html5 - Broken Links Archive

Introducing HTML’s new template element

You may have heard of Web Components, a suite of emerging standards that make it possible to build secure reusable widgets using web platform technologies. One of the first specs to make its way into implementation is HTML Templates, embodied by the template element, which as I write this is implemented in Chrome Canary and Firefox Nightly.

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Primum non nocere

The Latin phrase used in the title of this post, primum non nocere, translates as:

First do no harm.

It’s often said that this is part of the Hippocratic Oath, from the code of ethics followed by medical professionals. While that’s not correct, it’s a rule that’s generally considered important to follow: do good, or at least do no harm.

Although what we do is not as critical to society as the role of a doctor, I think we need to start considering an oath like this for working on the web. Let me explain why.

This week I’ve seen two ‘HTML5’ websites which feature rich interactions and animations; like Flash used to be, but now using open web technologies. This is a very good thing. However, visit them with JavaScript disabled and you get a very different experience: that is, nothing, or next-to-nothing. Literally. On one site I saw a logo and a message telling me I needed JavaScript; on the other, a blank screen.

If all of your content is in HTML, and styled with CSS, but you’re requiring people to use JavaScript before they can see it: you’re doing it wrong.

In order to ensure that we make websites available to everyone, regardless of browser type or capability, I would suggest we come up with our own oath — perhaps something like this:

First make your content accessible.

This isn’t new, of course; this is basic stuff. But so keen are many of us to rush to take advantage of all the shiny newness of devices and features, we’re forgetting to do the fundamentals. We’re doing harm.

Styling HTML5 Form Validation Errors

Back in March I wrote about HTML5 Form validation and the problem with the appearance of error messages. I proposed a syntax for styling the error messages, and shortly after I published the post, I submitted the proposal to the W3C via the www-style mailing list.

I’ll discuss quickly the result of that submission, but first I should mention that I’ve since found out that the Google Chrome developers have already implemented their own syntax, and it’s not too far removed from what I proposed. Before I get to that, however, allow me to gripe.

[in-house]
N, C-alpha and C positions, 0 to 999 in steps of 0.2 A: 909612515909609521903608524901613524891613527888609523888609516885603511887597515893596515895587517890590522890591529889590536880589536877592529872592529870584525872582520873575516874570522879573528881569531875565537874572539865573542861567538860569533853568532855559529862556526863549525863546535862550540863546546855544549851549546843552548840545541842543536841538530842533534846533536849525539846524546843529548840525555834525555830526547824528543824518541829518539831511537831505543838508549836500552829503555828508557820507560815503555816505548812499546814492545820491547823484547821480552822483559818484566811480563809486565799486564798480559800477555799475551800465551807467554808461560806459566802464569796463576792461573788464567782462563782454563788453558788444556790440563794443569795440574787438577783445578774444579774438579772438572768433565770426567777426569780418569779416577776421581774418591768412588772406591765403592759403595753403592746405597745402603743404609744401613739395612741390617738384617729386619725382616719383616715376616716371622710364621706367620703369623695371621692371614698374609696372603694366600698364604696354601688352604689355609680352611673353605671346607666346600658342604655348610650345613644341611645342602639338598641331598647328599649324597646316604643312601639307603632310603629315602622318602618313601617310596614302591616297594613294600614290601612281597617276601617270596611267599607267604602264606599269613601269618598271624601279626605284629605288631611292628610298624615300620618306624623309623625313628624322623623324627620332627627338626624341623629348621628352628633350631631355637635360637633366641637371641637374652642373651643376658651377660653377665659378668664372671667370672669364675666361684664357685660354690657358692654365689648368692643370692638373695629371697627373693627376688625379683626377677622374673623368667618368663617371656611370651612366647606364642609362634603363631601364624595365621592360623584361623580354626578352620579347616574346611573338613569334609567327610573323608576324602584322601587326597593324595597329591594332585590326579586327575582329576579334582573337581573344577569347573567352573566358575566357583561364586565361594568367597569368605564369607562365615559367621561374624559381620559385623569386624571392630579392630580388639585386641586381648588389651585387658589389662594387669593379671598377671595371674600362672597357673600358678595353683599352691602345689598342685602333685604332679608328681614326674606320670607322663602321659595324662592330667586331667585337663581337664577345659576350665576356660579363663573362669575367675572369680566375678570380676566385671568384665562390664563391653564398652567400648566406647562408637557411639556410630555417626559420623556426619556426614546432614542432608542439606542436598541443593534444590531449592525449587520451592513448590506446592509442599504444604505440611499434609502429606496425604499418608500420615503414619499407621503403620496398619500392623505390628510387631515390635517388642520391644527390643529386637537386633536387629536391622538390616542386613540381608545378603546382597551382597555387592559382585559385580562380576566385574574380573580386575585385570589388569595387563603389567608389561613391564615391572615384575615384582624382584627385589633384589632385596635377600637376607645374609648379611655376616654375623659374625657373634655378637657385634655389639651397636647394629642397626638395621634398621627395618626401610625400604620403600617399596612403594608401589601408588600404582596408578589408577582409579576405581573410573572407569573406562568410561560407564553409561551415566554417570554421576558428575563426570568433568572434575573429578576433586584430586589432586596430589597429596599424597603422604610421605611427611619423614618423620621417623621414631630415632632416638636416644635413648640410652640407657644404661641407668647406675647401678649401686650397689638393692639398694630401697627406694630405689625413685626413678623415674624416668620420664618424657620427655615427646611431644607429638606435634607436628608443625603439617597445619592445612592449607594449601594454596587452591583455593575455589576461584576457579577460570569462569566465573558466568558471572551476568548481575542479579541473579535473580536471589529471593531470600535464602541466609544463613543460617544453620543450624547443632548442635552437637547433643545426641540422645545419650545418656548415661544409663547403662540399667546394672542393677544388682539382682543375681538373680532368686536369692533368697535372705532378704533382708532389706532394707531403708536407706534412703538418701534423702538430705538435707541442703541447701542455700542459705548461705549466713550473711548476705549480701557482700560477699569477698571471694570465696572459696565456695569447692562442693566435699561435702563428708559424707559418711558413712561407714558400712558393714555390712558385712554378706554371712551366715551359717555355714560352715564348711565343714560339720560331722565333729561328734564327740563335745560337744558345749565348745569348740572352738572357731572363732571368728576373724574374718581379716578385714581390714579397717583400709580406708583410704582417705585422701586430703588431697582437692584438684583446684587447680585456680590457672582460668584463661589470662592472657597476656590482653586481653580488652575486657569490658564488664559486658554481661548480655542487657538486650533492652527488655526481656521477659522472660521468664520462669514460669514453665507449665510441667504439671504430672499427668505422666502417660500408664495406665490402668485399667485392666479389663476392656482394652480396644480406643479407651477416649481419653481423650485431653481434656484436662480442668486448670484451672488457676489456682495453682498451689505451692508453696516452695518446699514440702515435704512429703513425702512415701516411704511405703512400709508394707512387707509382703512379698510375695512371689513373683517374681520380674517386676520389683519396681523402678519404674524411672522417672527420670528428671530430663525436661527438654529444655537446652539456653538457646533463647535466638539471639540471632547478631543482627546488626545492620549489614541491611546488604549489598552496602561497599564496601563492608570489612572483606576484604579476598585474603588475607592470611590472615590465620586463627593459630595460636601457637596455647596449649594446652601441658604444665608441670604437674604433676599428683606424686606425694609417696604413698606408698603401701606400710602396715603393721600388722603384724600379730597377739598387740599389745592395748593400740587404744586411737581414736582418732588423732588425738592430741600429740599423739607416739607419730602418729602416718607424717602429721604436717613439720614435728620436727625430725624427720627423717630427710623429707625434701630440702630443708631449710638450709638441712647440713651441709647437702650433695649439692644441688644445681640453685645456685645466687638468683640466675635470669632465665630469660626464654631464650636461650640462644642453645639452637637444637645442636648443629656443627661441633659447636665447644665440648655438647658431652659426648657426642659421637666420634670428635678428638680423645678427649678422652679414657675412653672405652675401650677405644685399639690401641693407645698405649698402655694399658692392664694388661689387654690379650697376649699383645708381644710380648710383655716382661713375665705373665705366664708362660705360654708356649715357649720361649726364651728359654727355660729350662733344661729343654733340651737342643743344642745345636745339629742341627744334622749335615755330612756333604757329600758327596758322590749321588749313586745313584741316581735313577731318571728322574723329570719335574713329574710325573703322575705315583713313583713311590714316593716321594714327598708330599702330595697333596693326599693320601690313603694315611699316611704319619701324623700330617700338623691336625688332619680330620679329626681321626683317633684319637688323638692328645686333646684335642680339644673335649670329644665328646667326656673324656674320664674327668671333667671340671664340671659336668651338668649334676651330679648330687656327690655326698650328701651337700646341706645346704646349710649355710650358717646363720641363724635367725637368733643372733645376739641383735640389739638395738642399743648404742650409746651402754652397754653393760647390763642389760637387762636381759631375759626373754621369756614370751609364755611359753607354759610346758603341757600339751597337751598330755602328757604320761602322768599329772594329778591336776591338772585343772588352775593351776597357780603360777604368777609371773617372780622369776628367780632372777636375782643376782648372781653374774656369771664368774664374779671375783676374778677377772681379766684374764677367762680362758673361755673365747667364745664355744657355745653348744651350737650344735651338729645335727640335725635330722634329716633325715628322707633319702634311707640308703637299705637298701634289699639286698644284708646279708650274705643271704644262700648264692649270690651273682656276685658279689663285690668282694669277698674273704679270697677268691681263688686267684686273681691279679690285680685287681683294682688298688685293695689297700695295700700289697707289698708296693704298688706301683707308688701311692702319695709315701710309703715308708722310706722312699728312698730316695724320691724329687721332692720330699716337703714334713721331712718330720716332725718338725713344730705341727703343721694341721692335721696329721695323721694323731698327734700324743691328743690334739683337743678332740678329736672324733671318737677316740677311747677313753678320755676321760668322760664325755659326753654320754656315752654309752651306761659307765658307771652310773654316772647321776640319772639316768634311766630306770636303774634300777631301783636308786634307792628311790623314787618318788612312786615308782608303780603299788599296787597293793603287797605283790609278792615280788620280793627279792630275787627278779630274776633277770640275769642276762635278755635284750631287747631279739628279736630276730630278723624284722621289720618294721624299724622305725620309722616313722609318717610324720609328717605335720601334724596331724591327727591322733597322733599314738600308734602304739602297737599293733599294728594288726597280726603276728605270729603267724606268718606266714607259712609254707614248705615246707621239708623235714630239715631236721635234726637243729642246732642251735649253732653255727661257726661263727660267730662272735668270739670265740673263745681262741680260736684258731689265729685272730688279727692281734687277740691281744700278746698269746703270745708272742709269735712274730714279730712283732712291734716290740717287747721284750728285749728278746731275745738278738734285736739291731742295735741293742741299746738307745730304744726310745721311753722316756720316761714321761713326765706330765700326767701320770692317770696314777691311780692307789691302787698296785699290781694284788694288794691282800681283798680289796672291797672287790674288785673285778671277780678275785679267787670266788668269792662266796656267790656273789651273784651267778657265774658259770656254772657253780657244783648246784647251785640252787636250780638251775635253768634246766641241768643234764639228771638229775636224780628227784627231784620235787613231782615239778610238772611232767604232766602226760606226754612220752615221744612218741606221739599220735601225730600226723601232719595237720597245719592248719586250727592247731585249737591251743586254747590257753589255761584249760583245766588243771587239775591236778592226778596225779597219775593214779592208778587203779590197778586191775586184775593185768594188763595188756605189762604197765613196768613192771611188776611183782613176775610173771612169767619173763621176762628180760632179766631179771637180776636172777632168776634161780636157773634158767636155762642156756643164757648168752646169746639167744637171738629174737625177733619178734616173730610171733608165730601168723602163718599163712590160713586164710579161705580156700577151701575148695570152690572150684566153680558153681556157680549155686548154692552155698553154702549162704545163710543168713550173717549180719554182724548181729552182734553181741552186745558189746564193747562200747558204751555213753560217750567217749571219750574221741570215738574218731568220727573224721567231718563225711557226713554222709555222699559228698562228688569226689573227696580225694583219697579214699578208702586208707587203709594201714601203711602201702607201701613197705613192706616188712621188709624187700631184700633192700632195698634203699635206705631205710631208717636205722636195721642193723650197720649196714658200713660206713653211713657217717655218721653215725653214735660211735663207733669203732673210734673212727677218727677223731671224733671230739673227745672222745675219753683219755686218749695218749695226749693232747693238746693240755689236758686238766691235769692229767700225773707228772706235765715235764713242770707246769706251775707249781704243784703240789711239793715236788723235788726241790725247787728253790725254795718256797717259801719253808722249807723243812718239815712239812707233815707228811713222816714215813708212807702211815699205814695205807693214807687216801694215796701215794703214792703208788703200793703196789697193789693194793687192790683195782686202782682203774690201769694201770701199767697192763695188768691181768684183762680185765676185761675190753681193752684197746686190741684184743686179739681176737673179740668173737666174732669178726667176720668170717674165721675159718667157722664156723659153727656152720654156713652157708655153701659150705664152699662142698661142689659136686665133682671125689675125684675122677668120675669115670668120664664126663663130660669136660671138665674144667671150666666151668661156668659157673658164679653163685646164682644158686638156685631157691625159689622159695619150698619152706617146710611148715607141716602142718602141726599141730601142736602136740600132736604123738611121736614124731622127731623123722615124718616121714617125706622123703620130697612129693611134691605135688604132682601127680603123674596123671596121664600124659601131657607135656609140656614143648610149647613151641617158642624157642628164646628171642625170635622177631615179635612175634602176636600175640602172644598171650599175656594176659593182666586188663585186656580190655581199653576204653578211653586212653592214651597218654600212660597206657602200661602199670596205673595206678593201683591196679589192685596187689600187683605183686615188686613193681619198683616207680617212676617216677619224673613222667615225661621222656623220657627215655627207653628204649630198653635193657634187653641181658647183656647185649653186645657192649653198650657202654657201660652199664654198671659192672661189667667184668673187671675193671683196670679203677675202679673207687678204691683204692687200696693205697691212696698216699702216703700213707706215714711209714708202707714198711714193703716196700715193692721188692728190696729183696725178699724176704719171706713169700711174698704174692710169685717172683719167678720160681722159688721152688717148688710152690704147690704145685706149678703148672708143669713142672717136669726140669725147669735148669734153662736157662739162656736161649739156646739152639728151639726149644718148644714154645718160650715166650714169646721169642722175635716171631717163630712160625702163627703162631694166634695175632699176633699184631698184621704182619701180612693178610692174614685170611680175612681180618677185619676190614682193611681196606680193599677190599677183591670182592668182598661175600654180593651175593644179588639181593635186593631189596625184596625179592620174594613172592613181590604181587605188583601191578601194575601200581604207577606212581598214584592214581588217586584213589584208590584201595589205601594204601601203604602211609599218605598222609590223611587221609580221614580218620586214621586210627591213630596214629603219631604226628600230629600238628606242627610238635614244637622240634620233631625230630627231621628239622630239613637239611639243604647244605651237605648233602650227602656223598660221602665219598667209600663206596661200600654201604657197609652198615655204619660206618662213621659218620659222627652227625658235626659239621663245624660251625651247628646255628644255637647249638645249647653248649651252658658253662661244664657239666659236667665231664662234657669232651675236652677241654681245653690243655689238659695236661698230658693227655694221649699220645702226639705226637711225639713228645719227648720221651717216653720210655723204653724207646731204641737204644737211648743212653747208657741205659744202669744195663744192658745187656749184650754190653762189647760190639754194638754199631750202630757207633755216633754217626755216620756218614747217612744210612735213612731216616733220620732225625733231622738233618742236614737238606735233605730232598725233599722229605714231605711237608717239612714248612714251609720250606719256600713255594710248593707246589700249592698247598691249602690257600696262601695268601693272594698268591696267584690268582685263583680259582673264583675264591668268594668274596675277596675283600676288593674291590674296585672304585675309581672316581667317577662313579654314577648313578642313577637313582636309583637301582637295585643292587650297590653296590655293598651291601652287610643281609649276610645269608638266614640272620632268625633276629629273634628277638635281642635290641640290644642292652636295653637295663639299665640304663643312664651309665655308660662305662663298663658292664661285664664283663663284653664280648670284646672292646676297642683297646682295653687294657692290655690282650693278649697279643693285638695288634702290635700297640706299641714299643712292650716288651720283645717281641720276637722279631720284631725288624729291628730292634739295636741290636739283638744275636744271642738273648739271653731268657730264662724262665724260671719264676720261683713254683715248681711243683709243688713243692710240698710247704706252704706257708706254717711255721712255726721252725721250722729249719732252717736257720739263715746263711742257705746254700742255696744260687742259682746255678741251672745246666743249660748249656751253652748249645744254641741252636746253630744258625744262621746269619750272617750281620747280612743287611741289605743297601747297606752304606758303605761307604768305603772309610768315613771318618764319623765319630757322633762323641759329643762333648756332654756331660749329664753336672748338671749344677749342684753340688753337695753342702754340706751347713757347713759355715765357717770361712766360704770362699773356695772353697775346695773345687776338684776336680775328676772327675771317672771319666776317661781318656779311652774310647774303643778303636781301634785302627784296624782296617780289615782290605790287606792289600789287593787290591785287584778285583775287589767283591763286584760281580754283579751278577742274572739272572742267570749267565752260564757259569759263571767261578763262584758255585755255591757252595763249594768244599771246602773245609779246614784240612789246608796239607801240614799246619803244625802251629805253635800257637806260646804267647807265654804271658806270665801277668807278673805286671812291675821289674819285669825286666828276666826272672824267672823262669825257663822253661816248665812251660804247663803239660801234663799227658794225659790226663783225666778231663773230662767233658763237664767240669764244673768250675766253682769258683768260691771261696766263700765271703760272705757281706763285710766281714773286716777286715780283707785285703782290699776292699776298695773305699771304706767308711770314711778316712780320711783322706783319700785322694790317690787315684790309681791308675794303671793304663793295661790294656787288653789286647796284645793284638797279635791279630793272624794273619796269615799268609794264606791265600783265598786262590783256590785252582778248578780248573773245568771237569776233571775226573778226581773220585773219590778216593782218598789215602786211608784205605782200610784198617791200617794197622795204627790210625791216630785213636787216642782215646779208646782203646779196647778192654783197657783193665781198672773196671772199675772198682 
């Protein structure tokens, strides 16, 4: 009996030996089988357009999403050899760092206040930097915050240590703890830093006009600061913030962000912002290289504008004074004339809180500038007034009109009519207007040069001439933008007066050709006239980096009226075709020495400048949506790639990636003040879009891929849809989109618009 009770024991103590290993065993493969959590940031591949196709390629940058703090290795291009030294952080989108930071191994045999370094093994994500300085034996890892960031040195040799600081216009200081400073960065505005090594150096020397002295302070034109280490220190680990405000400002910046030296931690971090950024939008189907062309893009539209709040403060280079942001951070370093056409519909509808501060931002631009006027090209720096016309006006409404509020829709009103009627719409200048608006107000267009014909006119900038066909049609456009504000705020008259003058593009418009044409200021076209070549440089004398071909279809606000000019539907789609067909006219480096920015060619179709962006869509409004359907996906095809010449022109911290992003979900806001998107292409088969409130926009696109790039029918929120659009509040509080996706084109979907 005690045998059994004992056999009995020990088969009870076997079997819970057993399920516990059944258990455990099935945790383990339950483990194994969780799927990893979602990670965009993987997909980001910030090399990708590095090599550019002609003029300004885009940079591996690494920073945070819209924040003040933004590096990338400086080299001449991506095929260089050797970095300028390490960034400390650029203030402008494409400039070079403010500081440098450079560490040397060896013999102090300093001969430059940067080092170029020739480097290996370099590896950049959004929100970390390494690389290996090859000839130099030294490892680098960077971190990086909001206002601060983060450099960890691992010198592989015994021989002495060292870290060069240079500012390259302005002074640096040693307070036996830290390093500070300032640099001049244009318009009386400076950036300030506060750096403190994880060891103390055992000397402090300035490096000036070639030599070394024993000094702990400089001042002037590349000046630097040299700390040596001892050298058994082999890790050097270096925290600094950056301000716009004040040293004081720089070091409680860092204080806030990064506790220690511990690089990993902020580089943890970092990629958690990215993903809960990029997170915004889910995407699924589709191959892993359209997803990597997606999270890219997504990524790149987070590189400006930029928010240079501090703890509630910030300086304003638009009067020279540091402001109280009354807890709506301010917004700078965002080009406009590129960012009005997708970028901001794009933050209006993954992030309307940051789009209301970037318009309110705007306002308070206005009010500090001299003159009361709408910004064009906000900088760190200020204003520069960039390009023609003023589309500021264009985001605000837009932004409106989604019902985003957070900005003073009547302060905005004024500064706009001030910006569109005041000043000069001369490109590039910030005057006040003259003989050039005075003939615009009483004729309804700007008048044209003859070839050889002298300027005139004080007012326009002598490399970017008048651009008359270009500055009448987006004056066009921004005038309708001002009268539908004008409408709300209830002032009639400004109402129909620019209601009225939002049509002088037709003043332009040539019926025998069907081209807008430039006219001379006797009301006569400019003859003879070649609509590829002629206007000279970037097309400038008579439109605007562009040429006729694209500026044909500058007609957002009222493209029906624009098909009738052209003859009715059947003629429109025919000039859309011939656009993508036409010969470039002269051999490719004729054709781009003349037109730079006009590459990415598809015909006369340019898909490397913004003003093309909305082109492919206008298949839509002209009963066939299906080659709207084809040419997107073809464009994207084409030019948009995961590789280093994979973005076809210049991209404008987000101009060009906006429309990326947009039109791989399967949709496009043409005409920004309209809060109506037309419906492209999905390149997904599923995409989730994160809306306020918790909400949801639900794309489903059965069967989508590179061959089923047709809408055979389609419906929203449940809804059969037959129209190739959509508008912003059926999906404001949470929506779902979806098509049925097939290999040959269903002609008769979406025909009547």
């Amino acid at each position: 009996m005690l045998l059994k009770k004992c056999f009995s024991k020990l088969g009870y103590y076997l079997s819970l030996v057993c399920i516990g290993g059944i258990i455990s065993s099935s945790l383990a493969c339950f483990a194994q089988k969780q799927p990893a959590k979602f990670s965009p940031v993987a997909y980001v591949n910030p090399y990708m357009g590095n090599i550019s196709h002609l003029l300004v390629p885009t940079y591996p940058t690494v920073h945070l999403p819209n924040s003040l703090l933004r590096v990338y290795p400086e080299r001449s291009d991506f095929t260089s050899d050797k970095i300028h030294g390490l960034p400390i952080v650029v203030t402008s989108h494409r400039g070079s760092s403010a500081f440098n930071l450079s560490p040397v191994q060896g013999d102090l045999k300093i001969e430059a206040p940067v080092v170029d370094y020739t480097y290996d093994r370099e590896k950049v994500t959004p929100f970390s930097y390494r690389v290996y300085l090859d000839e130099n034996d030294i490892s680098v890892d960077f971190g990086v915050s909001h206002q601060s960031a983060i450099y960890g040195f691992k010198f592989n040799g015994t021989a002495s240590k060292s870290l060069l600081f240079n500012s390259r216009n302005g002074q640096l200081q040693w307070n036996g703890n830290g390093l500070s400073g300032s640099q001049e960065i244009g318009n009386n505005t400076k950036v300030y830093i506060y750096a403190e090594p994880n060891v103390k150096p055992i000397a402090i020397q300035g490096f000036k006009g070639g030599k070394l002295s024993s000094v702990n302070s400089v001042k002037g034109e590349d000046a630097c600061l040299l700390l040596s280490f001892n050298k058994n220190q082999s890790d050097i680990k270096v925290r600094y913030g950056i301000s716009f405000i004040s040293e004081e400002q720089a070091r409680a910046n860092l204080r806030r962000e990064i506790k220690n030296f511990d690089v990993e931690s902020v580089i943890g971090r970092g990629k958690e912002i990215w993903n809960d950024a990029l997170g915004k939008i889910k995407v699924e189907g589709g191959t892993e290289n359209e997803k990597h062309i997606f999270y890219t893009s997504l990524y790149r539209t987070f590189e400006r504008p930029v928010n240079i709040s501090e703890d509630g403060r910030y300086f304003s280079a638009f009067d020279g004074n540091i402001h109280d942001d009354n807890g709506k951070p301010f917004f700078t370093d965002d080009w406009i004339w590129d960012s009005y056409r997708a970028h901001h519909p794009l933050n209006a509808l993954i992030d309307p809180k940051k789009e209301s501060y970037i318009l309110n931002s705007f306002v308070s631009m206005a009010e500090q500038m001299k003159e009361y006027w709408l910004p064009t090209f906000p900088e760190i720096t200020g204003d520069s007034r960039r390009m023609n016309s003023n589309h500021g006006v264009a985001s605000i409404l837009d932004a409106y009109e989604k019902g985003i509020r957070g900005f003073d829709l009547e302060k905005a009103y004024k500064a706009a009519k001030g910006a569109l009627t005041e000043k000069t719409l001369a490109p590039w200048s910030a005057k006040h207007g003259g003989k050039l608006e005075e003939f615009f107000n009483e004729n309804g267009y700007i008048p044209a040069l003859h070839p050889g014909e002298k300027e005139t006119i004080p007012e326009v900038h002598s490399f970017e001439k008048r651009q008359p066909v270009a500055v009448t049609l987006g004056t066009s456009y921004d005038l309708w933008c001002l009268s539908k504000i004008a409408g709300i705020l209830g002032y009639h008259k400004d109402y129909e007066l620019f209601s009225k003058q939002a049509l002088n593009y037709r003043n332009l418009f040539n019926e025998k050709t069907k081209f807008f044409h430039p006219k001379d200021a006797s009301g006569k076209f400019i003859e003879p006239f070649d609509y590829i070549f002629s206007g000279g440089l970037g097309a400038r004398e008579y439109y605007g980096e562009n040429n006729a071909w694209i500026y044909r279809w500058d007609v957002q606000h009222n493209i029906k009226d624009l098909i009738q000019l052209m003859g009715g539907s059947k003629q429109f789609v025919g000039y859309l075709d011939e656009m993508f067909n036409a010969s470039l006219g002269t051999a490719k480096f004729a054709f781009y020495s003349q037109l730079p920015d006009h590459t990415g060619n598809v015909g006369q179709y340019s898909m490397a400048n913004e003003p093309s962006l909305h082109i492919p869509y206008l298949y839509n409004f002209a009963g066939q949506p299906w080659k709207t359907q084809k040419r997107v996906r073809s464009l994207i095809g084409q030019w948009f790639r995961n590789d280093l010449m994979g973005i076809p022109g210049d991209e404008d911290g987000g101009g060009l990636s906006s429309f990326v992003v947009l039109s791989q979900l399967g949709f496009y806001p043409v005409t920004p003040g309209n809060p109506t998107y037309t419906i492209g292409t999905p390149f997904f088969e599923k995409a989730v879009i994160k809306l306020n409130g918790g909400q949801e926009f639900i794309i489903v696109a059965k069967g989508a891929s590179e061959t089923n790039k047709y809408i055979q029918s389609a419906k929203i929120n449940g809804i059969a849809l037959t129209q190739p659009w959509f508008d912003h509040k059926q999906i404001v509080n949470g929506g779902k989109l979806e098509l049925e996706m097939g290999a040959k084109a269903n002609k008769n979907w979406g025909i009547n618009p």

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HTML5 Form Validation

A lot of the attention paid to HTML5 Forms has been centred around the new input types. email, url, date, and the rest are all very convenient, but for me the really useful feature is the built-in validation. In case you’re not aware of it, the browser will now handle all of the validation that we used to use JavaScript for.

This is great for the future, but although you can start using these functions now (in many browsers), they aren’t without their drawbacks — well, one big drawback really. I’m going to explain briefly the problem, and then propose a solution.

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HTML5 for Web Developers

The WHATWG have released the HTML5 Edition for Web Developers, which removes all of the overly-technical details aimed at browser makers and leaves the important stuff you need to learn — and with a nice readable stylesheet applied.

Data Attributes in HTML and jQuery

Sometimes the existing HTML attributes aren’t sufficient for describing an element’s content. We can use class, ref, rel, title and more, but even so there are occasions where that’s not enough. HTML5 addresses this problem with the introduction of Data Attributes, which allow you to add simple metadata to individual elements, largely for the purpose of providing information to make JavaScript functions easier.

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I’ve updated my Speaking page to include more conferences, more videos, and a little on my speaking requirements and preferences. I’m planning to cut down on the number of talks I give in 2014 (twelve is too many), but am always open to interesting offers and opportunities, so please get in touch if you’re organising an event.

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